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Modal of Preference Would Rather and
Other Expressions of Preference. >> I'm so
glad we're finally on break, guys. >> I know!
We have a whole week off to go anywhere we want. >> We can finally plan our trip. >> Yeah, I can't wait to lie
on a beautiful beach and go surfing, like in Hawaii! >> That sounds nice, but
I like the snow better than the water. Can't we go snowboarding instead,
perhaps in Colorado? >> But I like warm weather
better than cold weather. >> Pink,
would you rather go to Colorado or Hawaii? You can make the decision since Gray and
I can't agree. >> Ok, well, I prefer snowboarding to
surfing, but I've never been to Hawaii. >> So you pick Hawaii? >> Well, I'm not sure. You see, I would love to visit Hawaii some
day, but I think I would rather play in the snow, rent a nice little cabin,
and drink hot chocolate by the fire. Doesn't that sound nice? >> Yes, it does. All right. So you pick Colorado. Great! >> Never mind! I'd rather go to Hawaii than Colorado. >> Yes! >> Ugh! >> Hi, in this lesson you will learn how
to use different expressions to show what your preferences are. In other words,
what you'd like more than something else. Let's look at the preferences
expressed in the conversation. I prefer snowboarding to surfing. I like snow better than the water. I like warm weather
better than cold weather. I would rather play in the snow. I'd rather go to Hawaii than Colorado. Would you rather go to Colorado or Hawaii? As you can see Gray, Pink, and Blue were
all able to express their preferences between going to Hawaii or Colorado. But they did it using different types
of expressions, including the phrase or modal, would rather. Let's first start with
the use of the verb, prefer. I prefer snowboarding to surfing. The structure used here was prefer,
-ing verb, to, -ing, verb. Notice the preposition to. When you use prefer to compare
two actions or activities, you must use the preposition to. Why don't you try? Answer this question. Do you prefer singing or dancing? If you like singing more, you would say,
I prefer singing to dancing. If you like dancing more, you would say,
I prefer dancing to singing. Now let's move on to using like. In the conversation we heard,
I like the snow better than water. I like warm weather
better than cold weather. Do you see a pattern? When you use like, you use better than. This structure can be used to compare
two nouns, as we see in these examples. Snow to water,
warm weather to cold weather, but it can also be used to compare two
actions or activities using -ing verbs. Let's try each form. Look at this image. We could say,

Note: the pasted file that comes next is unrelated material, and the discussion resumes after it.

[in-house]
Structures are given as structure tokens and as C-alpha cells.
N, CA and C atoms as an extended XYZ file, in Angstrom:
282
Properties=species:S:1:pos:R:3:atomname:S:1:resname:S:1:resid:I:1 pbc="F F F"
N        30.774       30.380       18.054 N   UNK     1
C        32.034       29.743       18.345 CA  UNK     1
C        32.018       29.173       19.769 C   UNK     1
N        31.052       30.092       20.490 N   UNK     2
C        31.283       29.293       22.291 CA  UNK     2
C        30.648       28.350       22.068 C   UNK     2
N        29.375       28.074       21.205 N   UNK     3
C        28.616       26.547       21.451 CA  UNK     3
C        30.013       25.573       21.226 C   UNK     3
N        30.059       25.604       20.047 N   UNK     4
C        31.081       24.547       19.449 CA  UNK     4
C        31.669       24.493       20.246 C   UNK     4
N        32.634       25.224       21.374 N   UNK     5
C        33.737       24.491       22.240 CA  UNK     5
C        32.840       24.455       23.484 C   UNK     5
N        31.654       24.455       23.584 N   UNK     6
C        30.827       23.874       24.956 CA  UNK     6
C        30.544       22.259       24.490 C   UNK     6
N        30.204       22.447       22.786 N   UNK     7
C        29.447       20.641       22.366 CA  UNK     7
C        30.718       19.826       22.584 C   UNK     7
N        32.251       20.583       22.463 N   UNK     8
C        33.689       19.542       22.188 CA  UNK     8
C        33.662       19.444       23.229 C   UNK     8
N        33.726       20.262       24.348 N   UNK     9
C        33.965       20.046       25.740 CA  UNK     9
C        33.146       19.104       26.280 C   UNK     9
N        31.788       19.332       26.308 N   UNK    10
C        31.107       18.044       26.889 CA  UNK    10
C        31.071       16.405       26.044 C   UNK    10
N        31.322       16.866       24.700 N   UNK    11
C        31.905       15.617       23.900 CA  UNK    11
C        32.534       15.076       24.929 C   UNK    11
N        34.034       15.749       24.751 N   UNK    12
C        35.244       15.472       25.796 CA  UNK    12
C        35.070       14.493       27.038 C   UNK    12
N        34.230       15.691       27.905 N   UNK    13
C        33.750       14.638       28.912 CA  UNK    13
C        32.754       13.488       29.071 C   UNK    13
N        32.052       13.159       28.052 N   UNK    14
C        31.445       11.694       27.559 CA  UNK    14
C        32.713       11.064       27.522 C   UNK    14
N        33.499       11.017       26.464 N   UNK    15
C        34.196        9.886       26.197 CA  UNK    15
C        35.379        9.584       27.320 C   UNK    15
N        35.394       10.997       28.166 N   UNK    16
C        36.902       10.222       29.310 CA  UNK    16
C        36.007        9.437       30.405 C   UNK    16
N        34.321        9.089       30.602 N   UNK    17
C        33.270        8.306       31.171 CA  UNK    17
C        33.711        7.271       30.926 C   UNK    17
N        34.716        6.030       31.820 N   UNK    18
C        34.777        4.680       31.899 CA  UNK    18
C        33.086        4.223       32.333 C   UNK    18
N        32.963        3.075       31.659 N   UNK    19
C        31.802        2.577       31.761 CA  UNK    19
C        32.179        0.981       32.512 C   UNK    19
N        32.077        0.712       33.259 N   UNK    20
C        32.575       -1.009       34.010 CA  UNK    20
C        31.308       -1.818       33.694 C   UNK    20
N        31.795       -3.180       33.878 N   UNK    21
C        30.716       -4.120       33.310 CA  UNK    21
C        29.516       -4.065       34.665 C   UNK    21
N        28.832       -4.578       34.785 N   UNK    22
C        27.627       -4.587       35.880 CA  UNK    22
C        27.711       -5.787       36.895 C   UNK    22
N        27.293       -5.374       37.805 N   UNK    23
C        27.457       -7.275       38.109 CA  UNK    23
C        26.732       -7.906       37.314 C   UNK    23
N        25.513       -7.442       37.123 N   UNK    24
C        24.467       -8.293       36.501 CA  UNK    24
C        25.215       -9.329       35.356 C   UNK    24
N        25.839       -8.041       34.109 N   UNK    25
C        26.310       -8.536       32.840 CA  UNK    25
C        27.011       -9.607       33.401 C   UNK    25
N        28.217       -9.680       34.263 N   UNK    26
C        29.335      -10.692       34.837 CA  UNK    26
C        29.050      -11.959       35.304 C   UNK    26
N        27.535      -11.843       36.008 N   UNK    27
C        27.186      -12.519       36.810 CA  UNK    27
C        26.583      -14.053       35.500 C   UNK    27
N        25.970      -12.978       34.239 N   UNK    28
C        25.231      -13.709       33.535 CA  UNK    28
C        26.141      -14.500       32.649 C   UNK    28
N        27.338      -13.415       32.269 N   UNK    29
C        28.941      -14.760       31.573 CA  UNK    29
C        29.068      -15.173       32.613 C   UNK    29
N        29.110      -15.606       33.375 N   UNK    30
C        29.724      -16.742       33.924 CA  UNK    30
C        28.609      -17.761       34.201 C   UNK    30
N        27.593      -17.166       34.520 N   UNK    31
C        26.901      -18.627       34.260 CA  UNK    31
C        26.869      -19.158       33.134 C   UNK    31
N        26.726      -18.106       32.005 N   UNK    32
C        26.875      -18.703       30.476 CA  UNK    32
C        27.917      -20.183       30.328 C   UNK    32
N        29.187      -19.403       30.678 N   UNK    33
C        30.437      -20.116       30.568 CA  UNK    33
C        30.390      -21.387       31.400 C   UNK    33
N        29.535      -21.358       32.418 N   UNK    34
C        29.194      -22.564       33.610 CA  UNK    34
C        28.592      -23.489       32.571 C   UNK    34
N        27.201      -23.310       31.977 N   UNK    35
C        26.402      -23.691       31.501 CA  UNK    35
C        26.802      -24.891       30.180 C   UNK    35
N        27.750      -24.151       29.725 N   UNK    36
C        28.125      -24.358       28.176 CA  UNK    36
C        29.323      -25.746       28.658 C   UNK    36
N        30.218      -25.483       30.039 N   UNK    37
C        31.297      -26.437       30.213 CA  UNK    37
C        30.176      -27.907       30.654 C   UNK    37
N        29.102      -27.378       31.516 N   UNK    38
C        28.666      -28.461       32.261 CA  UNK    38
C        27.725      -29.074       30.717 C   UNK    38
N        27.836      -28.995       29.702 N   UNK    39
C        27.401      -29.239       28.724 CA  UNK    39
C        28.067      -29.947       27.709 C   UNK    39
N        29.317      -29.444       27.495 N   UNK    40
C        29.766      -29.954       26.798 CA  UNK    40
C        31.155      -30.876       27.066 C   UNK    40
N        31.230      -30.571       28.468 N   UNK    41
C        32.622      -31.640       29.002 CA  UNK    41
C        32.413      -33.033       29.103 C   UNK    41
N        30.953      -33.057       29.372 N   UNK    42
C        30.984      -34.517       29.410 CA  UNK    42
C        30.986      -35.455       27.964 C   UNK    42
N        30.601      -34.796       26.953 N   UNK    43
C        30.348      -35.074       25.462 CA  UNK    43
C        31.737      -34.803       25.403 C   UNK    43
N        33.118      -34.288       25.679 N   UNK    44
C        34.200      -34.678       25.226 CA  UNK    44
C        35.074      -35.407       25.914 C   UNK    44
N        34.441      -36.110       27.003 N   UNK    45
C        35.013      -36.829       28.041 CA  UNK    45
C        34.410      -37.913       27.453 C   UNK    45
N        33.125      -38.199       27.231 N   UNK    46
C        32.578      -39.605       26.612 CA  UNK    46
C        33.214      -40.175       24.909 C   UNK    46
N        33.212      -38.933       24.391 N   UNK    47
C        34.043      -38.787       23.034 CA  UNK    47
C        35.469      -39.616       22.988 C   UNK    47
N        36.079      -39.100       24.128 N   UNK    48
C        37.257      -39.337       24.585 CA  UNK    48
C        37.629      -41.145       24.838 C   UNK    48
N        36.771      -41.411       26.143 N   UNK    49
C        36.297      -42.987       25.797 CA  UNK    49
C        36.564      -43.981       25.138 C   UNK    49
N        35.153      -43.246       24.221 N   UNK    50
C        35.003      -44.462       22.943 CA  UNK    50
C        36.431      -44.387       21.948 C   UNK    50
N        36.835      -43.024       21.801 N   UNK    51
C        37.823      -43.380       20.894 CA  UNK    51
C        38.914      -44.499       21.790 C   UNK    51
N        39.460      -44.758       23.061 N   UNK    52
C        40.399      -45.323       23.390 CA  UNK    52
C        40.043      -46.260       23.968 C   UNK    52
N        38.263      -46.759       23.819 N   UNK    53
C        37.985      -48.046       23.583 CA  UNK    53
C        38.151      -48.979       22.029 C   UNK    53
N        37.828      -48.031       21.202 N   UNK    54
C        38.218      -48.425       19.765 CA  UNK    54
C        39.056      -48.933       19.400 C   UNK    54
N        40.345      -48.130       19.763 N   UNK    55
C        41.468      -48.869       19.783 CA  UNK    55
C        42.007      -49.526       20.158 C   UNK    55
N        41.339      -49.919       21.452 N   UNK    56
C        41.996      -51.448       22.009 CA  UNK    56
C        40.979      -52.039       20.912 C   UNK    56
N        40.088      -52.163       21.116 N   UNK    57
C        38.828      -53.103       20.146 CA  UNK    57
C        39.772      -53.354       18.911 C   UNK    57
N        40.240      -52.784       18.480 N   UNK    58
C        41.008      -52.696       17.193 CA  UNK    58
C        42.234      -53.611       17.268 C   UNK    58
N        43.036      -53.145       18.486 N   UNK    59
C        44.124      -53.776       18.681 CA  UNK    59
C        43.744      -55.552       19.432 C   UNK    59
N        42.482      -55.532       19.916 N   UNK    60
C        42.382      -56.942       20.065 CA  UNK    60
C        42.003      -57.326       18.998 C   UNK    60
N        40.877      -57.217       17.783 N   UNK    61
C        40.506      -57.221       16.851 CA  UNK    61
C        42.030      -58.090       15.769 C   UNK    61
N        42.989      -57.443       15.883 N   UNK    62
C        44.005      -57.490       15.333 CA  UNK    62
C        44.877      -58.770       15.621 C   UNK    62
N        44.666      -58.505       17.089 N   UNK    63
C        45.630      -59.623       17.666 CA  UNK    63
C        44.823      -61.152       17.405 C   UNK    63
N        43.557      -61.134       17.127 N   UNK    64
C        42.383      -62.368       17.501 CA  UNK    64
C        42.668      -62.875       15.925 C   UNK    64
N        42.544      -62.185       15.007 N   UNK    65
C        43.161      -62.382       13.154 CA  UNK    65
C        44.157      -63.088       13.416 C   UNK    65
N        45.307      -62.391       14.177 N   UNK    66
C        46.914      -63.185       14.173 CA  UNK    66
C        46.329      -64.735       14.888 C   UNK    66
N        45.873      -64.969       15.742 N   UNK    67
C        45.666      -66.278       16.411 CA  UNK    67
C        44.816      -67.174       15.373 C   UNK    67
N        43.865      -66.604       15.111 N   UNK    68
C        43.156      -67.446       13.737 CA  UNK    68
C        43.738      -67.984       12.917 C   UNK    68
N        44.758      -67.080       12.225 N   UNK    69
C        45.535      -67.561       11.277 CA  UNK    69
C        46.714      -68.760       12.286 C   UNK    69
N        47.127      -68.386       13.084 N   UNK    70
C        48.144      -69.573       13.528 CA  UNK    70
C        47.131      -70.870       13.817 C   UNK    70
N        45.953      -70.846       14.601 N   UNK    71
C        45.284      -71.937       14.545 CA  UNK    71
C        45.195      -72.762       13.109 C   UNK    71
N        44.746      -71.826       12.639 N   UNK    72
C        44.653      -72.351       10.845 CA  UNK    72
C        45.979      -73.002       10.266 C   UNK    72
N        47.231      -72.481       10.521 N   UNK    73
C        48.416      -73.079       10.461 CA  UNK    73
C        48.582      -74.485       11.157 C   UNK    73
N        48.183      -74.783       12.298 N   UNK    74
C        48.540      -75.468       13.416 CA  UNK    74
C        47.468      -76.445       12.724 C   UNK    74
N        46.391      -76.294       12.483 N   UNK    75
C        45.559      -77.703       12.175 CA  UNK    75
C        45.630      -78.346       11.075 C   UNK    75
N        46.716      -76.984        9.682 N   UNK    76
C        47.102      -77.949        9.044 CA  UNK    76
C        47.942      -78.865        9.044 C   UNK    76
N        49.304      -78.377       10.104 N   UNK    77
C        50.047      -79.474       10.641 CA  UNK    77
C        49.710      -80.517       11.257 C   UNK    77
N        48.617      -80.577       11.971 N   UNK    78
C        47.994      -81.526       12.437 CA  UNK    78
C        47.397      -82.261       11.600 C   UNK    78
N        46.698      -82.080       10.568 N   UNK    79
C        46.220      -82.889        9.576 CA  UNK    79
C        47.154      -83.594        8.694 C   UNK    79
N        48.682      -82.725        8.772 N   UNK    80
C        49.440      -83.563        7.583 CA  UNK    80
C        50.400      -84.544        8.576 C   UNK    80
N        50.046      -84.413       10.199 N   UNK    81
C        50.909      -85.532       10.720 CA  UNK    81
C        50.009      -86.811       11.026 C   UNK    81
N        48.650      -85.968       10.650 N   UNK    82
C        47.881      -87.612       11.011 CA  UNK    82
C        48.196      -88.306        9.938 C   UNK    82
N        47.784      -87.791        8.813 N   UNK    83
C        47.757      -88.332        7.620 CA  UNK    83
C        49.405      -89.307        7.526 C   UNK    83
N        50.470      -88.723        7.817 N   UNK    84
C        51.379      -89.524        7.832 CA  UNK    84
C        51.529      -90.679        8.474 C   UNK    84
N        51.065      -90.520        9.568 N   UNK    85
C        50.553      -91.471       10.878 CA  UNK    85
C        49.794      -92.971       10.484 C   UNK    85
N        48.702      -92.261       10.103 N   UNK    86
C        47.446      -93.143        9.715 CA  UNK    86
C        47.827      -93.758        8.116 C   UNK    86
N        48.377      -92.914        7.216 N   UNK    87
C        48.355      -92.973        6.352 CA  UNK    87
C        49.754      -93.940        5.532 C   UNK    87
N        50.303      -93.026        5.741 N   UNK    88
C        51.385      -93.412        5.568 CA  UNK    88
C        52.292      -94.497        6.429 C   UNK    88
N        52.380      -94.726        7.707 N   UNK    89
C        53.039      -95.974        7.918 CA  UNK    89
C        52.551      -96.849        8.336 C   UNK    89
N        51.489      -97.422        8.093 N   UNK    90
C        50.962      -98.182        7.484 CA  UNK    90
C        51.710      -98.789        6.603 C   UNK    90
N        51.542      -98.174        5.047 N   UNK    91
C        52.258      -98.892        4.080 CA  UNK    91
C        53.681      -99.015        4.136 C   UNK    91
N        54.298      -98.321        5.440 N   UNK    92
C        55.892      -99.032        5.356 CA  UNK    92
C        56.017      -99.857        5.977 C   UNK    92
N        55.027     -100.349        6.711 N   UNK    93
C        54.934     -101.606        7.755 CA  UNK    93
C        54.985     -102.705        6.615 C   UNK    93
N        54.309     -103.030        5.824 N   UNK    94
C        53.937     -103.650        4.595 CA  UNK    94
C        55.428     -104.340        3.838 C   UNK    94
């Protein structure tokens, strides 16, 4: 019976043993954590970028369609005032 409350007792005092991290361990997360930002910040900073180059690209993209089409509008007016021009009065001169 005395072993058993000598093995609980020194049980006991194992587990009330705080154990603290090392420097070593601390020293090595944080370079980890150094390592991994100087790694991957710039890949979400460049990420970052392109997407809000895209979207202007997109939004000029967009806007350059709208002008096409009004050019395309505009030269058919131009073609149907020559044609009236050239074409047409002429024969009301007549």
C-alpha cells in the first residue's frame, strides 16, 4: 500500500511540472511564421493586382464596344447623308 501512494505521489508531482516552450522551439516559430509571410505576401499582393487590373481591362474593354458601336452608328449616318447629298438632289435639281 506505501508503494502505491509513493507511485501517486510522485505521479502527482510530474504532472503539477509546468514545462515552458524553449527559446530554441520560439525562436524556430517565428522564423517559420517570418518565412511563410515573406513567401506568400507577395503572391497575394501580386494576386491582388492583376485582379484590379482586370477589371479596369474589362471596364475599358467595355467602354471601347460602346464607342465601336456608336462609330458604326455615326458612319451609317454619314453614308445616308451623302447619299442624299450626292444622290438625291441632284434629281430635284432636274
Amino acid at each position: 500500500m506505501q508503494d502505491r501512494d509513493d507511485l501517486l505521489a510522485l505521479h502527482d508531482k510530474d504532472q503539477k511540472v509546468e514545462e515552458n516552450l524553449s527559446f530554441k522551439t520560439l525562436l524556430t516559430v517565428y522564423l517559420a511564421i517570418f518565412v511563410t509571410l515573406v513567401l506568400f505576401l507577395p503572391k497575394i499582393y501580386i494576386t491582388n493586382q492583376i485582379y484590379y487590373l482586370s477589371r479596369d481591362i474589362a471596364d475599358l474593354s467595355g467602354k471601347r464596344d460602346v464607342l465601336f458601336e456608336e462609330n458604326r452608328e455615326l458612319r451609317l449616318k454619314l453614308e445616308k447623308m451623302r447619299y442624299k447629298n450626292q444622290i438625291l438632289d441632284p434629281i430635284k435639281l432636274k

the chick likes worms better than seeds. How about this one? The chick likes being with
family better than being alone. So with like, remember to use better than. Now I would like to talk about would
rather, a modal to express preference. Because would rather is a modal, we always use it followed by
the base form of a main verb. You can use would rather plus a main
verb to state what you prefer, like when Pink said,
I would rather play in the snow. When you use would rather to
compare two options, use than. We saw this when Pink said,
I'd rather go to Hawaii than Colorado. Hm, did you notice something
strange about this last sentence? Instead of I would, it says, I'd. I'd is a shortened form or
contraction, and contractions are very commonly
used in conversations. So instead of using the longer form,
try using the shortened contractions. Now you know how to express preference
using the phrase and modal, would rather. But how would you ask someone a question
about their preferences using would rather? Well, how did Blue do it? She said to Pink,
would you rather go to Colorado or Hawaii? What changed from the statement form? Well, would and the subject of
the sentence, you, were switched. Easy, right? Can you use would rather to ask
me what my preferences are? Take a look at these options. Number one, travel alone or with friends. Number two, cook at home or eat out. Well, you could ask me questions. You could ask, would you rather
travel alone or with friends? Would you rather cook at home or eat out? Well, here are my answers. For number one, I'd rather travel
with friends than travel alone. And number two, I'd rather eat out,
ha ha and not have to clean. Great.
So you know now how to use would rather, but how would you use this
modal in the negative? Just use not. Just add not after would rather and
before the main verb. Can you tell me what I mean when I say, I would rather travel with
friends than travel alone? Does this mean A, I would rather
not travel with friends, or B, I would rather not travel alone. Hm. The answer is B. A is incorrect. How about this sentence? I would rather eat out than eat at home. Does this mean A, I would rather not eat
out, or B, I would rather not eat at home? The correct answer is A. B is incorrect. So, let's do a quick review. Let's use better than, to, and
than to complete the sentences. Remember, prefer is used with to, like is used with better than, and
would rather is used with than. Can you express sentence
number three using would rather in the negative form? Yes, it would be, we would rather not go to the theater. Nice job.

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